• It’s dangerous to enter your attic.
  • It’s dangerous to perform any attic air sealing work until all of the vermiculite has been removed by a certified asbestos abatement contractor.
  • It’s dangerous to install cellulose insulation on top of the vermiculite

If you have more questions about vermiculite or other building material that you need help identifying, give SERVPRO of Bend a call at 541-385-7044.

Where to Take Hazardous Waste in Deschutes County

6/7/2018 (Permalink)

At SERVPRO of Bend, we often receive questions from customers about where to dispose of items such as paint cans or thinners that have been damaged due to water or smoke damage. Deschutes County has a great facility that accepts a multitude of waste items that are deemed "Hazardous."

The facility accepts a wide variety of hazardous wastes including:

  • Paints, Stains, and Solvents
  • Fuels and thinners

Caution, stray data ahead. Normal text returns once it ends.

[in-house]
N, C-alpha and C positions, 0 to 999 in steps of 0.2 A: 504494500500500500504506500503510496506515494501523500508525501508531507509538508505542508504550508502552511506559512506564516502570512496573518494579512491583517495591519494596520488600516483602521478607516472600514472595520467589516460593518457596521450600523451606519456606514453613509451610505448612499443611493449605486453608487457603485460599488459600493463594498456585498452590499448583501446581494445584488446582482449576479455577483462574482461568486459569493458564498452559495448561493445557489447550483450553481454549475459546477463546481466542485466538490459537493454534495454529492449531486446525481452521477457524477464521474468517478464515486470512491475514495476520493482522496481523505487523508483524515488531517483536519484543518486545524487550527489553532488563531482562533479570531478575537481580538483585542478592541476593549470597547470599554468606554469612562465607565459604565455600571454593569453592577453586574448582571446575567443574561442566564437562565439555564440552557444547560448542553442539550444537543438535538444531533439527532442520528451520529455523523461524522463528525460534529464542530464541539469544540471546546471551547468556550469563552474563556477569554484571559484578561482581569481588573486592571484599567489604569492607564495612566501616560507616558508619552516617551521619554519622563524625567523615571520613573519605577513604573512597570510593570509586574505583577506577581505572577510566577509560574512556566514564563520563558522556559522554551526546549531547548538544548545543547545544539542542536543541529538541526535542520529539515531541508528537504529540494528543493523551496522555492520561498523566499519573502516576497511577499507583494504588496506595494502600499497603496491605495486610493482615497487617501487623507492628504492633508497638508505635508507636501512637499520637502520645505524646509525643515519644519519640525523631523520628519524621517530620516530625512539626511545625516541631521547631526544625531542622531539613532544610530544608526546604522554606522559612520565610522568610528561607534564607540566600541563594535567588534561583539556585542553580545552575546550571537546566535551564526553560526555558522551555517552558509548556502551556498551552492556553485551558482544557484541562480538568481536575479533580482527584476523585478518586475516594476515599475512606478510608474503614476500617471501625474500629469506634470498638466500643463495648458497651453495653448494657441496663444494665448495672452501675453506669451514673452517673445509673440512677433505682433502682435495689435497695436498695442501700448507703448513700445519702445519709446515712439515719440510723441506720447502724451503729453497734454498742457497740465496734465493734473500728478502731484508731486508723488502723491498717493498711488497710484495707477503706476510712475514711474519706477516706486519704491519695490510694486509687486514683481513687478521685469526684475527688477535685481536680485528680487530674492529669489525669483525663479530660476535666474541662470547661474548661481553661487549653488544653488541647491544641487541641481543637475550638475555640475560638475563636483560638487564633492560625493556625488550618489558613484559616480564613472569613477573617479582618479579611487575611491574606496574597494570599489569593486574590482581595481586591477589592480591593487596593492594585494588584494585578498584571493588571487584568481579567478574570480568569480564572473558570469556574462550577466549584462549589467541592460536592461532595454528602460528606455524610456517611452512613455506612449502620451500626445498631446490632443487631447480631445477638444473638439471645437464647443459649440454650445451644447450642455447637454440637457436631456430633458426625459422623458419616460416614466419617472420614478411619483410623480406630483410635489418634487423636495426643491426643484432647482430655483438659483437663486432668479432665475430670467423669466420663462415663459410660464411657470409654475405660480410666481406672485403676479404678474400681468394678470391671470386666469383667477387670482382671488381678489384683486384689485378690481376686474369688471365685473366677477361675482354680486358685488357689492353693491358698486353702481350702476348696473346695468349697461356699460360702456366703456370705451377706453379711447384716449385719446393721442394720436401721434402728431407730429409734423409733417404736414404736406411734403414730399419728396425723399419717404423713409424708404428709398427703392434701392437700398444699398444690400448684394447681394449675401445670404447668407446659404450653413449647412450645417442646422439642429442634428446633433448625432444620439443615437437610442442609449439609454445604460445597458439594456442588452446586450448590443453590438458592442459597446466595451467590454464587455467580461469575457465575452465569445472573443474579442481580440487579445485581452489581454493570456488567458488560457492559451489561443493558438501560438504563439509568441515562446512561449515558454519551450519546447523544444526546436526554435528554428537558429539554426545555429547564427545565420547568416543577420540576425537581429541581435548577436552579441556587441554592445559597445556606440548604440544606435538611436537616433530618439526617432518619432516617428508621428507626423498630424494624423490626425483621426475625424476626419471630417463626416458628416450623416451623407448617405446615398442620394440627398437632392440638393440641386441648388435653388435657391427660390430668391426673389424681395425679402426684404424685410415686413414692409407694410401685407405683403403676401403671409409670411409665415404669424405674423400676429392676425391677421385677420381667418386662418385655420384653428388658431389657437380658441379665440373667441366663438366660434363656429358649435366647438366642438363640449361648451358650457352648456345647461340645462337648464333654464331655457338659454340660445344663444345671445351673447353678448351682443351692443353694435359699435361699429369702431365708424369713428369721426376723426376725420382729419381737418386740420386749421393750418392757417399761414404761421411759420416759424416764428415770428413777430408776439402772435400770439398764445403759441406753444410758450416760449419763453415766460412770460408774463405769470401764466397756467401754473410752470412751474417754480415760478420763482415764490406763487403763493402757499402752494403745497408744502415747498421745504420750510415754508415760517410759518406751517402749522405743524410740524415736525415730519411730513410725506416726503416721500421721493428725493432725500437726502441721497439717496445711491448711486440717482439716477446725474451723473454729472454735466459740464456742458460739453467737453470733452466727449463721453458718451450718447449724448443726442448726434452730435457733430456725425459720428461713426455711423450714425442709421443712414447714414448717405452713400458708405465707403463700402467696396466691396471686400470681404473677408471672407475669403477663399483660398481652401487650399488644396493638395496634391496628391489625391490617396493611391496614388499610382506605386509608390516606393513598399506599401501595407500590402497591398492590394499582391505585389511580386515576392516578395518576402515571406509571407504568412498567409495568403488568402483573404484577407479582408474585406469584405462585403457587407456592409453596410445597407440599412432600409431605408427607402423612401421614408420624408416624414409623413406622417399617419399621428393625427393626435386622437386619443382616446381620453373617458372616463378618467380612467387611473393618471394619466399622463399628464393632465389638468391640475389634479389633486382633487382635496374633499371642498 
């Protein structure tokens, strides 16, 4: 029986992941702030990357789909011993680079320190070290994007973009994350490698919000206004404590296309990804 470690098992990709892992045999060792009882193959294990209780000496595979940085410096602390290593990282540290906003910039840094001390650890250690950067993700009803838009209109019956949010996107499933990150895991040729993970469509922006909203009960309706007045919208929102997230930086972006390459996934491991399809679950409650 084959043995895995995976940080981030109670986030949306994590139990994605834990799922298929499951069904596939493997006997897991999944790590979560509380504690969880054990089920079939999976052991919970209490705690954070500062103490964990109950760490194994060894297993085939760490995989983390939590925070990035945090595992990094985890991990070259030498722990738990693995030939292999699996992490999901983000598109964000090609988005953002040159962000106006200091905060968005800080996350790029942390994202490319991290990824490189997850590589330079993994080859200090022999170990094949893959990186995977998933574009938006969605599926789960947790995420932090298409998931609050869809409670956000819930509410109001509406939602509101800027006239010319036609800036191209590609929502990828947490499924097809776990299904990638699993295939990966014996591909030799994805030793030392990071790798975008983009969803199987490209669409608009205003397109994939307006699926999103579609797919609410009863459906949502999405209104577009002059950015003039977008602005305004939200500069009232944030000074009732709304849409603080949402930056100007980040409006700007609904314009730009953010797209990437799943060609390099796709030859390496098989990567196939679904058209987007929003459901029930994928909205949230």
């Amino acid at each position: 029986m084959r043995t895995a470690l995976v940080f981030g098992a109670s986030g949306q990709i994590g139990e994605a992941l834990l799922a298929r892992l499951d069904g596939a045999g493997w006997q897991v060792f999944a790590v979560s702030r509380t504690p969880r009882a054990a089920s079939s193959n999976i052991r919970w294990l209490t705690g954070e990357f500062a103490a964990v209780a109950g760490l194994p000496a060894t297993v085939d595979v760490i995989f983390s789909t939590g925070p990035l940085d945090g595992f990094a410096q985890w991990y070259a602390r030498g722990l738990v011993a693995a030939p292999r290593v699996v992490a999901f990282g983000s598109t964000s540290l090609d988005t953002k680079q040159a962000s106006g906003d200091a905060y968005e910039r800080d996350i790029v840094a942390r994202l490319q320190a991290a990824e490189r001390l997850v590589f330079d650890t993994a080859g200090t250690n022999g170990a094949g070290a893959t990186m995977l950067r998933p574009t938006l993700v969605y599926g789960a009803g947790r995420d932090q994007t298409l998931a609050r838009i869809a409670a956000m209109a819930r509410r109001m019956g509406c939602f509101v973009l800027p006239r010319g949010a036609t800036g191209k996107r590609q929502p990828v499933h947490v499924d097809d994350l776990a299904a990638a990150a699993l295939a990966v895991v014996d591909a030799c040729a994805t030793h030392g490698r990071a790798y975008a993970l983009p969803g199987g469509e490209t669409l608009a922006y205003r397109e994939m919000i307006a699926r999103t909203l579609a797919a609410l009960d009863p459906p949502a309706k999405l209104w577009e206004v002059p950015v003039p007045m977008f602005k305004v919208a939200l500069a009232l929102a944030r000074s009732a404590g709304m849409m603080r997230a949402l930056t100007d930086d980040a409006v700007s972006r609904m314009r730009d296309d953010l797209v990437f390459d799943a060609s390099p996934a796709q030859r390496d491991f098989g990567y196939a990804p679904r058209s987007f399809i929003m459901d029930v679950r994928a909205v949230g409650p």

• Oil filters and antifreeze
  • Aerosols
  • Cleaning products and poisons
  • Pesticides, herbicides and fertilizers
  • Rechargeable batteries
  • Fluorescent light bulbs and tubes
  • Pool and spa chemicals
  • Thermometers, mercury thermostats and switches
  • Explosives
  • Fireworks
  • Ammunition

Auto batteries, used motor oil and propane tanks should be taken to the Recycling Center.

If you have further questions regarding what you can and cannot take to the Deschutes County Department of Solid Waste, they can be reached at (541) 317-3163

Read more about the Deschutes County Department of Solid Waste by clicking here.

Tiny Holes in Drywall or Wood Can be the sign of a Bigger Problem